Sign Language Interpreter Ethics

Let’s see, I haven’t gotten disability advocates angry at me in a while. It might be time.

Jonathan Turley posted the video above in a blog post titled “You Decide: Which Is The Greater Draw – The Singer Or The Signer?” The title, and especially the video, reminded me of a live entertainment phenomenon that has annoyed me for decades. I had forgotten about it, because producers learned long ago that I wouldn’t tolerate it in shows I was involved in. The ethics issue: showboating sign language interpreters for deaf audience members.

I have no objection to having signers at special performances of live stage presentations, as long as those signers understand their purpose and obligation. Their purpose is to communicate the words to hearing-impaired audience members. Their obligation is to do so as unobtrusively as possible, so as not to draw focus from the performance itself, or  interfere with the integrity of the production.

Unfortunately, a large percentage of the sign language interpreters who specialize in signing plays and operas don’t see their job this way. They think they are supposed to be as flamboyant–that is, obtrusive–and demonstrative as possible. Well, they’re not going to do that in one of my shows.

I’m not going to work over a grueling six week rehearsal schedule to perfect audience focus, the arc of the show, the lighting, sound, stage picture and all the other artistic elements that need to be coordinated to fully realize a work of live performance art  only to have someone show up who I have never seen before and improvise his or her own act in competition with the performance on stage. If I thought it would enhance “A Steetcar Named Desire” or “The Music Man” to have Marcel Marceau or Red Skelton jumping around and waving their arms next to the performers, I would have staged the shows that way. Continue reading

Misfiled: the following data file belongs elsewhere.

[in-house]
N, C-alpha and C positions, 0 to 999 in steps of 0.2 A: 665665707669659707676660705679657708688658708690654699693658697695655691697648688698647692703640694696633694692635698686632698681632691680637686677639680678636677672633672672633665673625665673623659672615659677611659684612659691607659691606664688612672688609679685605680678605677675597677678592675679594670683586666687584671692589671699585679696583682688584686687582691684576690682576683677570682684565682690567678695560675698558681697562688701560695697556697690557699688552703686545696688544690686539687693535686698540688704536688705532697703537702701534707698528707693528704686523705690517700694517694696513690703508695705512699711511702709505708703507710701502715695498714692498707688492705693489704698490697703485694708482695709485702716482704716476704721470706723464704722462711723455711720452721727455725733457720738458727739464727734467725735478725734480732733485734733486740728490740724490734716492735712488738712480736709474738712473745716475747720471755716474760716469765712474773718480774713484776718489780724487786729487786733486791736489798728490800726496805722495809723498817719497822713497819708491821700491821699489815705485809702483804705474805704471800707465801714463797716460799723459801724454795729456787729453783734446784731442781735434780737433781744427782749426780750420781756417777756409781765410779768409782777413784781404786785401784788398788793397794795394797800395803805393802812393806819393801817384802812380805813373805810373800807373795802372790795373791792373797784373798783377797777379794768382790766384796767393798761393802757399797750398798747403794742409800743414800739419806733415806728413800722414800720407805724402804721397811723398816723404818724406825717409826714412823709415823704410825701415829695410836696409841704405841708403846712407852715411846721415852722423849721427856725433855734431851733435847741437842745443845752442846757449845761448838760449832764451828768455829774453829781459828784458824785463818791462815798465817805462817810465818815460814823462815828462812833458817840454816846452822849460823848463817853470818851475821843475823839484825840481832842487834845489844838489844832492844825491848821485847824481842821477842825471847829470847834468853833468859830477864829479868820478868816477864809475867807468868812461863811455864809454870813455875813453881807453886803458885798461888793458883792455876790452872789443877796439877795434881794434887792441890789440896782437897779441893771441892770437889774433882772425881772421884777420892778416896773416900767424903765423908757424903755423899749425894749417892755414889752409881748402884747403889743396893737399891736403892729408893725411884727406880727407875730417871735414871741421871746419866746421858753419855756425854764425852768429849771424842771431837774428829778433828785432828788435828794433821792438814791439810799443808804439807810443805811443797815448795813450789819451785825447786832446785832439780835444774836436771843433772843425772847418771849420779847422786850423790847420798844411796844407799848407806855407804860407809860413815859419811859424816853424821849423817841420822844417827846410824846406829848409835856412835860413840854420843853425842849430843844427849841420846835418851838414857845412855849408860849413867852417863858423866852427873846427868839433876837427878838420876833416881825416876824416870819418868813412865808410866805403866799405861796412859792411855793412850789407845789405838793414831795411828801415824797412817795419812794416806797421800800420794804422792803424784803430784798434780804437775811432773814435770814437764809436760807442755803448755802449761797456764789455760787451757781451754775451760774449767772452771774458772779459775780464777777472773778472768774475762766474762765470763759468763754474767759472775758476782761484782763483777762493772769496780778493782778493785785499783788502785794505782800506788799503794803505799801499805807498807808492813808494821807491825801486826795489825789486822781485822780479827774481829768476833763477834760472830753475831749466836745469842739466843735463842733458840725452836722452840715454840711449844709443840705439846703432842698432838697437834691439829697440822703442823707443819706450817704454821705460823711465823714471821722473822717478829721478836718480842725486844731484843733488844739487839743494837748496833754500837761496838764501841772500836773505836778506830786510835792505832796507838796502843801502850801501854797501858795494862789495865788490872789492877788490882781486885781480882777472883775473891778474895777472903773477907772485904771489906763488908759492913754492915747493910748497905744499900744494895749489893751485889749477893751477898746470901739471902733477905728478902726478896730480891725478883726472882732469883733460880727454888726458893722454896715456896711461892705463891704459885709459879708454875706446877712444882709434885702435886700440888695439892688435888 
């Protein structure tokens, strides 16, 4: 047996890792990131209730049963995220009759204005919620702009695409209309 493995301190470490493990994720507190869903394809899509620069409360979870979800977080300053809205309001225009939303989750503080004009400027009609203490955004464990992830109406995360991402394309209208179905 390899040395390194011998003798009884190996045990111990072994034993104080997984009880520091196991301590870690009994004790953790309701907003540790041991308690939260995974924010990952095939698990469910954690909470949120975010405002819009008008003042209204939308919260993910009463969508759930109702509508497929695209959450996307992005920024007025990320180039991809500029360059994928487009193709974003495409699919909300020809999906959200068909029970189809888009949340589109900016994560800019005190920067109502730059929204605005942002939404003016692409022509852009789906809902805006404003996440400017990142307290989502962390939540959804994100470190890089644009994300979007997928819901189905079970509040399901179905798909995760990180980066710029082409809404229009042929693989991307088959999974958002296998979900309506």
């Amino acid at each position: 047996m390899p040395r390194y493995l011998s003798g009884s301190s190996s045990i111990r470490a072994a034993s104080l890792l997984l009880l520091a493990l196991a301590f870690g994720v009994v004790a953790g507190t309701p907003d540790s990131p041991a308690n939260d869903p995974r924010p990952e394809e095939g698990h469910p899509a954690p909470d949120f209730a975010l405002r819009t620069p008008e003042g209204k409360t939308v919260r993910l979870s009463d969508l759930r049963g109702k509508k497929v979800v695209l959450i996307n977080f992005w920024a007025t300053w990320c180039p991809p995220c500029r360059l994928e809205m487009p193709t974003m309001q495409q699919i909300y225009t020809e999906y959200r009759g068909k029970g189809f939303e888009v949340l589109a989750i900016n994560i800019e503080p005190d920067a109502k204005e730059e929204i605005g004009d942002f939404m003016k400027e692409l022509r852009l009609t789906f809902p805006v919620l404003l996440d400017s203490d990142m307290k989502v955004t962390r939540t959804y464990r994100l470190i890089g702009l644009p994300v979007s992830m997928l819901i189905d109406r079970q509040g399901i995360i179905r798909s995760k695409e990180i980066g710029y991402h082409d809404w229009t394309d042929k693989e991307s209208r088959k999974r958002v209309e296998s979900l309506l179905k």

Comment of the Day: School No-Tolerance Hits Rock Bottom

By popular demand, Bill scores a Comment of the Day with 18 well-chosen words, his solution for the school that has demanded that a deaf pre-schooler named “Hunter” find another way to sign his first name because the standard method requires him to make his fingers into the shape of a gun. Here is the new record holder for shortest COTD, on the post School No-Tolerance Hits Rock Bottom. Well done, Bill.

“They should change the sign for his name to a fist pointed up with the middle finger extended.”

School No-Tolerance Hits Rock Bottom

I hope.

Hunter Spanjer, preparing to terrorize someone.

This day-ruining story jumped ahead of a Todd Akin-related post, but since they both involve near criminal levels of stupidity, I didn’t have to shift gears very much. I should begin by assuring readers, however, that much as I wish I was, I am not making this up.

In Grand Island, Nebraska, the public school system has informed the parents of a deaf three-year-old pre-schooler that he cannot use sign language to communicate his name. You see:

  • The young boy’s name is Hunter Spanjer…
  • The Signing Exact English gesture for “hunter” is a fist with the forefinger pointing out and the thumb up, like a pistol…
  • The Grand Island school system’s “Weapons in Schools” Board Policy 8470 prohibits “any instrument…that looks like a weapon'”, and
  • The administrators of that school system are so dumb that they make Todd Akin look like Stephen Hawking. Continue reading